Spotlight: Rocio Rodriguez

Spotlight: Rocio Rodriguez

Sonoma County COAD Director & SCDP 2nd Vice-Chair

A Sonoma Dems romance and a passion for cultural understanding

On Hispanic Heritage Month: “Listen to the people who’ve been the most marginalized, not the ten world leaders who are usually quoted.” (see resources at end of Spotlight)

A lot of people take credit for introducing community leaders Rocio Rodriguez and Scott Alonso. Most of them are Sonoma County Democrats. Rocio is fine with that, only noting that her first memory of Scott was when they volunteered together at Crab Feed in 2017. “After that we went on a hike with a friend and didn’t stop talking.” On Sept. 24, they got married, and are now traveling through Spain on their honeymoon.

Born in Ecuador, Rocio moved with her parents to New York in 1996 when she was 5 years old. Eventually, the family settled in Brownsville, Texas, where her dad was a Professor of Sociology at the University of Texas/Rio Grand Valley.

Tying the knot, Sept. 24, 2021
Sonoma Dems together, 2018

A passion for understanding cultures.“Growing up, I didn’t learn Spanish, though my parents spoke it at home. My dad experienced racism when he first came to the U.S. and would only speak to me in English, to spare me the difficulties he had as a recent immigrant. and I wasn’t allowed to speak Spanish in grammar school. I’m still not fluent,” she insists. “I’m insecure and don’t want to make a mistake!”

Rocio enrolled at Texas Tech and ended up spending 5 years earning a BS in Microbiology and a BA in Anthropology. “I became fascinated by different cultures and the movements of people, especially how diseases affect those movements.” She graduated in 2015, and decided to get  some experience in public health –  and to get out of Texas. “I’d had enough of being with conservative Republicans, even though I’d created a bubble with other Latinos and international students.”

From Texas Tech to Healdsburg. Through an AmeriCorps program, she spent 10 months at Alliance Medical Center in Healdsburg, and stayed 2 more years. “Healdsburg is a wealthy city, but that masks a huge need for good quality low-income medical services.” Alliance is part of a community health coalition that works to ensure that every person has a patient-centered health home. She and her team collaborated with Farm to Pantry to set up a food program.

East or West? In 2018, she decided to go for a Masters in Public Health at Columbia University in New York. She earned her degree this May 31, finishing the program online.

Torn between staying in New York and returning to California, she received an offer from Sonoma County COAD (Community Organizations Active in Disaster), a coalition of non-profits organized after the 2017 fires to prepare for disasters and coordinate services. She is now its Director.

“You need to communicate to all involved – city and county government and non-profits. You need to get to know people, to approach them with information that’s culturally relevant, to build trust via a trusted messenger.” Government focuses on saving lives during an emergency; non-profits provide comfort and care, especially for children and the elderly. “My job can be overwhelming, but I always want to know more. I always need to know what’s happening.”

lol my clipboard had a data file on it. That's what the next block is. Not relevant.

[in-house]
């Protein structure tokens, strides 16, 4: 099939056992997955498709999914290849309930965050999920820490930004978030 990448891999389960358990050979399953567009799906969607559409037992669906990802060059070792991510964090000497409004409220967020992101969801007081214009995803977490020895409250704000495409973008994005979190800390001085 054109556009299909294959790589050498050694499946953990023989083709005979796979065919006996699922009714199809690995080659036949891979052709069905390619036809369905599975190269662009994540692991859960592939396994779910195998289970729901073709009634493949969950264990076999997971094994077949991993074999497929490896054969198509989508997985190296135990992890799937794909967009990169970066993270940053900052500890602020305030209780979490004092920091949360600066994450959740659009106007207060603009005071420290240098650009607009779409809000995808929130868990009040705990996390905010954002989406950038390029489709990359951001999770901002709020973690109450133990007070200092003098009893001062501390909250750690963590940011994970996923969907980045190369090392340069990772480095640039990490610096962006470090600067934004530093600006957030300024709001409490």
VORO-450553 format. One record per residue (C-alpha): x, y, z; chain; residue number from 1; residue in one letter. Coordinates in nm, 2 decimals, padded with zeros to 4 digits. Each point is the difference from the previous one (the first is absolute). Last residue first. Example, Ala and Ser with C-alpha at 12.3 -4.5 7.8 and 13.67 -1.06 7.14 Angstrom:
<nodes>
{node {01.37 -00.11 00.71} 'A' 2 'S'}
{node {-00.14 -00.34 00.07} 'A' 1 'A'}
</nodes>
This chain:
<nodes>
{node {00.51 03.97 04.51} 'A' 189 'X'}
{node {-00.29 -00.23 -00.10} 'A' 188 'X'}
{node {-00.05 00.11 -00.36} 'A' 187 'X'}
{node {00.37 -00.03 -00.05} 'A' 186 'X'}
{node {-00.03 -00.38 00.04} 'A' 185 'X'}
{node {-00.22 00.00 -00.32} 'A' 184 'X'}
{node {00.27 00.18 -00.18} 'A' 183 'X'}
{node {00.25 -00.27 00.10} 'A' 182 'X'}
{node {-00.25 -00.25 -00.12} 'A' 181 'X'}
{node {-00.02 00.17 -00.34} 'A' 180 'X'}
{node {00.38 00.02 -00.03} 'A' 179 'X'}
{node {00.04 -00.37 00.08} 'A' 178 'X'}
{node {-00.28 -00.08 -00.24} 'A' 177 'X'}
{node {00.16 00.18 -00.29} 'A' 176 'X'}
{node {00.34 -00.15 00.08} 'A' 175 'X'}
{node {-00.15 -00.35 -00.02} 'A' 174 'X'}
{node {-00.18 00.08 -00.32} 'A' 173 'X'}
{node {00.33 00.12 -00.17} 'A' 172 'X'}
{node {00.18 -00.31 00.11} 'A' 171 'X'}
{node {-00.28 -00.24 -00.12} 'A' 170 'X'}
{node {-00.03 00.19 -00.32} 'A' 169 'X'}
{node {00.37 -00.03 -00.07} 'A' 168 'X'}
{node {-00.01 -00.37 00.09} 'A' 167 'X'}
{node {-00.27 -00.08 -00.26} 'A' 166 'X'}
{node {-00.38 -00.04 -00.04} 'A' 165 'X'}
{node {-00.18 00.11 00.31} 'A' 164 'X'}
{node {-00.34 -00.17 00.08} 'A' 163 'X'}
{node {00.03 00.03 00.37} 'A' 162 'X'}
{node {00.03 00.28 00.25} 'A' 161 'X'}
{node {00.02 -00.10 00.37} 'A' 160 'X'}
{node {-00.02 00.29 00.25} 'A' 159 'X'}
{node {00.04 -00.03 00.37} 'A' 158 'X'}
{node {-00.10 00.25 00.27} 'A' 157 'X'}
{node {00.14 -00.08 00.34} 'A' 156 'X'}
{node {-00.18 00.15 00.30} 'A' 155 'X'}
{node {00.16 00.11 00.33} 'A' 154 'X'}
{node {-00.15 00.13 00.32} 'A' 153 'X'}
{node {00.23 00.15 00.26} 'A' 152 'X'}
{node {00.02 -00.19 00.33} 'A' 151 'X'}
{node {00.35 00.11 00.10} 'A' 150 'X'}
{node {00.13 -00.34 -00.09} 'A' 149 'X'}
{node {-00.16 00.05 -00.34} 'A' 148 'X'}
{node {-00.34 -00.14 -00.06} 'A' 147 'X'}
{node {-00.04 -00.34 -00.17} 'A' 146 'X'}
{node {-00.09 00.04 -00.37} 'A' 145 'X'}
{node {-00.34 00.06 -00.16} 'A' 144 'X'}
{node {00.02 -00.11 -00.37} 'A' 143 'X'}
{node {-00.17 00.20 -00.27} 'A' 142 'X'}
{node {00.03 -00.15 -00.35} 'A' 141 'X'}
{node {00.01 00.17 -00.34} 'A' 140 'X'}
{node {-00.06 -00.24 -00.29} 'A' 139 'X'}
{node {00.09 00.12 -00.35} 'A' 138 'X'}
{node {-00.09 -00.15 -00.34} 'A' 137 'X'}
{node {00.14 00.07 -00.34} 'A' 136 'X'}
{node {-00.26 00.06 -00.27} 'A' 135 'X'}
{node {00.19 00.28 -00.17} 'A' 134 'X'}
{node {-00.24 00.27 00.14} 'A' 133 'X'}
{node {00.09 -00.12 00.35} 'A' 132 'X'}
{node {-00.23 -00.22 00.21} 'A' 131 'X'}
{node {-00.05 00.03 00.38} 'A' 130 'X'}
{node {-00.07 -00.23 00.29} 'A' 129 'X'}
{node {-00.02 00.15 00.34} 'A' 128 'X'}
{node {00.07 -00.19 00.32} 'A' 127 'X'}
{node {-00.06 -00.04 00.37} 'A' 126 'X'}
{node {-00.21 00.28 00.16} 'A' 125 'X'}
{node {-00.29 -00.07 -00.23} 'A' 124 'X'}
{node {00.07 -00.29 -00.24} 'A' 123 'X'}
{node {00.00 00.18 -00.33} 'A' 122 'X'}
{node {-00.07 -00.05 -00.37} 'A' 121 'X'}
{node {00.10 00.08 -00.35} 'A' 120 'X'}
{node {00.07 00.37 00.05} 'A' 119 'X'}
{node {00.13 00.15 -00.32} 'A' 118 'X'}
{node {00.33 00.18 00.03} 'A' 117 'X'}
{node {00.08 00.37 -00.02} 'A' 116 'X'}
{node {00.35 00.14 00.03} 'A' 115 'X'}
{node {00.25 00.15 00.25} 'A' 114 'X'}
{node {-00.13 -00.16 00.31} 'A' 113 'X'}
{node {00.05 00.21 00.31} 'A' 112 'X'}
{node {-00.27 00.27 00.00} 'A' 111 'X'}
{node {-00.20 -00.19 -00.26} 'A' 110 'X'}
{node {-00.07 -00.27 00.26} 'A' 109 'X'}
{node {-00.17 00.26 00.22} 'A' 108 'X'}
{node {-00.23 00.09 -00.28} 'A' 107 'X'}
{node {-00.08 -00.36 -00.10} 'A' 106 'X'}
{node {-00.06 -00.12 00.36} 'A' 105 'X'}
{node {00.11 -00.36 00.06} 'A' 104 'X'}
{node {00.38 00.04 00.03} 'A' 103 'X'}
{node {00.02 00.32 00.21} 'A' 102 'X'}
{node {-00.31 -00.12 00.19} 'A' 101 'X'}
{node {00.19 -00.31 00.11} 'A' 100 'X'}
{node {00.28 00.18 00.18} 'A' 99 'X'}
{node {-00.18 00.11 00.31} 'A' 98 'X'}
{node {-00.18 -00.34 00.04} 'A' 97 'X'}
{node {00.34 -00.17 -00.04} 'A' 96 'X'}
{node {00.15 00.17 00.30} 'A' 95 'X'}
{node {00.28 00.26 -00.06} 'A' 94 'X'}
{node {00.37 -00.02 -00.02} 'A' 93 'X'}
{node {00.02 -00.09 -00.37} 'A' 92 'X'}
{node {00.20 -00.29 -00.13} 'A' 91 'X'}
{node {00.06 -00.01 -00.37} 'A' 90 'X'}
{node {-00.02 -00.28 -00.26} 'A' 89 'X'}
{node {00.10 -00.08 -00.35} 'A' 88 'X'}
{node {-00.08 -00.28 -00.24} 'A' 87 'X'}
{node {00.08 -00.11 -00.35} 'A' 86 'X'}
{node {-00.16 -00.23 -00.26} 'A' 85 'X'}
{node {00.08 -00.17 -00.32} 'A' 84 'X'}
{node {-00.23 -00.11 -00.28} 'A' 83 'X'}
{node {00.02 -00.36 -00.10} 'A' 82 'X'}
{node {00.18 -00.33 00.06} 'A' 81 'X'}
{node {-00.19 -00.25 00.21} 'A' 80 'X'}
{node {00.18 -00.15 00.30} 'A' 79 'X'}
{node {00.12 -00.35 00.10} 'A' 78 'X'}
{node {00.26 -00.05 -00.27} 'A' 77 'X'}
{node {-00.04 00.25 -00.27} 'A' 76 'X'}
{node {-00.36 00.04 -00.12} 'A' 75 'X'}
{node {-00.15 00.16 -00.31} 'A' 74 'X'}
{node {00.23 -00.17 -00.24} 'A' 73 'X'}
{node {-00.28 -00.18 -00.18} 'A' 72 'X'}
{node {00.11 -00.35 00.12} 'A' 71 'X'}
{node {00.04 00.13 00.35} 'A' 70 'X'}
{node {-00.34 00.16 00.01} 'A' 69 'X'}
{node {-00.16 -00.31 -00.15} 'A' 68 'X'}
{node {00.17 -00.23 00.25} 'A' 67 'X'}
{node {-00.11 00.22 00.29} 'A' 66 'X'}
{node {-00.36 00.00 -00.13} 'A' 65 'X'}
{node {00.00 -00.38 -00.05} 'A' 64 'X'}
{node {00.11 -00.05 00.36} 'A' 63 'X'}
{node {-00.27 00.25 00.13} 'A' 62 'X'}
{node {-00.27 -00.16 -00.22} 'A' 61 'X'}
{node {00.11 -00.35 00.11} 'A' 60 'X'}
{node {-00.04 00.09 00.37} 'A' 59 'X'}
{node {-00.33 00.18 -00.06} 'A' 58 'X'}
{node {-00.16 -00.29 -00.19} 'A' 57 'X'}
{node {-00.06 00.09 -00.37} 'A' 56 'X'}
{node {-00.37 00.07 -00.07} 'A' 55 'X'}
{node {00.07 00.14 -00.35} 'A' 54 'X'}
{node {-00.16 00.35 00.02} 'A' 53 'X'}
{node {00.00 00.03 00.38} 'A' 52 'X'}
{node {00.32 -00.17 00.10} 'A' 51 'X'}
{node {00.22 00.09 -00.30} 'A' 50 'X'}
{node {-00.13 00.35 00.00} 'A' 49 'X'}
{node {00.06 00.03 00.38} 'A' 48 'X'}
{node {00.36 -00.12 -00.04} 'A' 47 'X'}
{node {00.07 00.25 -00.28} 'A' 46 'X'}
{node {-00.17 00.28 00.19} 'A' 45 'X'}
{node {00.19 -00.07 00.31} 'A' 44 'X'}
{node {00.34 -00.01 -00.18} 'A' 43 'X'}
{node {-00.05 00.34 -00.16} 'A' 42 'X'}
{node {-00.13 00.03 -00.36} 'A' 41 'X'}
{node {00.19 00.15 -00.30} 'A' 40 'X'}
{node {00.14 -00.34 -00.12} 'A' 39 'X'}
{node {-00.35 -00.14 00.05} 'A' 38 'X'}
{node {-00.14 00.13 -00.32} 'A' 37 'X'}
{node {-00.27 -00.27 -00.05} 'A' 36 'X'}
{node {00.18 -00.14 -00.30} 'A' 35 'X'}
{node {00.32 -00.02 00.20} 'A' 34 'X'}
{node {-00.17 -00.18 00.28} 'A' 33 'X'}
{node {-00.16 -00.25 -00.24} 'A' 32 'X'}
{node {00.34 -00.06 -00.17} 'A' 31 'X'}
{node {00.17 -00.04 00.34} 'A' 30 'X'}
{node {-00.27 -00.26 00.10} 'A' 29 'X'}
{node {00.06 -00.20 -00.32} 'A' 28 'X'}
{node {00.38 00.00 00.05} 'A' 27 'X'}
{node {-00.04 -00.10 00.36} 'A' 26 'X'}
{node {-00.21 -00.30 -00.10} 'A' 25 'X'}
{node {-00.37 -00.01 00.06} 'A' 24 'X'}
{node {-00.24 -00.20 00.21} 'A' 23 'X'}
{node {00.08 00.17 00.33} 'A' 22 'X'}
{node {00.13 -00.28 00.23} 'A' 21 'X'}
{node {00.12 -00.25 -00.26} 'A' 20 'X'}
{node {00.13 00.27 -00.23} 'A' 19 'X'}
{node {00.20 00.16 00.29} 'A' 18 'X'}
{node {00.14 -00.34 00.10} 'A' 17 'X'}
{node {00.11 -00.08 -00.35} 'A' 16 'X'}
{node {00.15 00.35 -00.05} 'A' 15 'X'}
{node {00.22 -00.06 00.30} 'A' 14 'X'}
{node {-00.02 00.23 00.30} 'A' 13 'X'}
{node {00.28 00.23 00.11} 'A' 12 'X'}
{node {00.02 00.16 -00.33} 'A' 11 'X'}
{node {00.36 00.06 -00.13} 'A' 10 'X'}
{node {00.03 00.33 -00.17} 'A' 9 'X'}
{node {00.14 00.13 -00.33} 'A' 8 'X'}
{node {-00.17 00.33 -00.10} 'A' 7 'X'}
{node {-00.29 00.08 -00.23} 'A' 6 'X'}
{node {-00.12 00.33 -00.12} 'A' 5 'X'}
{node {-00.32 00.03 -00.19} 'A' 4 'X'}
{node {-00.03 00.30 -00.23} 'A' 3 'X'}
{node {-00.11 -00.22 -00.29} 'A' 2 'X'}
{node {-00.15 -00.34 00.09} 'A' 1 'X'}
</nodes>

Piling on leadership positions. Rocio added two major new responsibilities in 2021. She was elected 2nd Vice-Chair of the Sonoma County Democratic Party, focusing on our network of chartered clubs. This summer, she was appointed to the Sonoma County Advisory Redistricting Commission. Husband Scott is also on the SCDP’s central committee. He has served as Senior Field Representative for Assemblyman Marc Levine, and is now Public Information Officer for the Contra Costa District Attorney’s office.

Family snapshot: Rocio and her parents in Brownsville, TX, 1998

About cultural misunderstanding. “People have such misconceptions. Latinos are siloed into a single bucket – they all speak Spanish, have brown hair and dark eyes. But there are Afro-Latinos who often are not recognized as Latinx and Black. And they are both. Racism and colorism plays a part in this. Also, there are so many different languages, from different countries, that are spoken in Latin America and the U.S., including indigenous languages that are not recognized. There is so much diversity right here at home. We need to suspend stereotypes.” 

Listening to indigenous voices. “We’re so Eurocentric, so comfortable in our English-speaking world, that we don’t take the time to learn about those who are culturally rich outside of the “West.” Many of us are descendants of indigenous cultures but over time have lost a connection to them. We need to honor and protect those communities that continue to exist in spite of violence and efforts to erase their language and heritage. Indigenous and native people have a rich culture. Listen to them and learn from them.” 

Recommended by Rocio:

  • The Undocumented Americans by Karla Cornejo Villavicencio
  • Borderlands by Gloria Anzaldua
  • Youth, Identity, Power by Carlos Muñoz, Jr., Ph.D.
  • Podcasts: Latino USA, Code Switch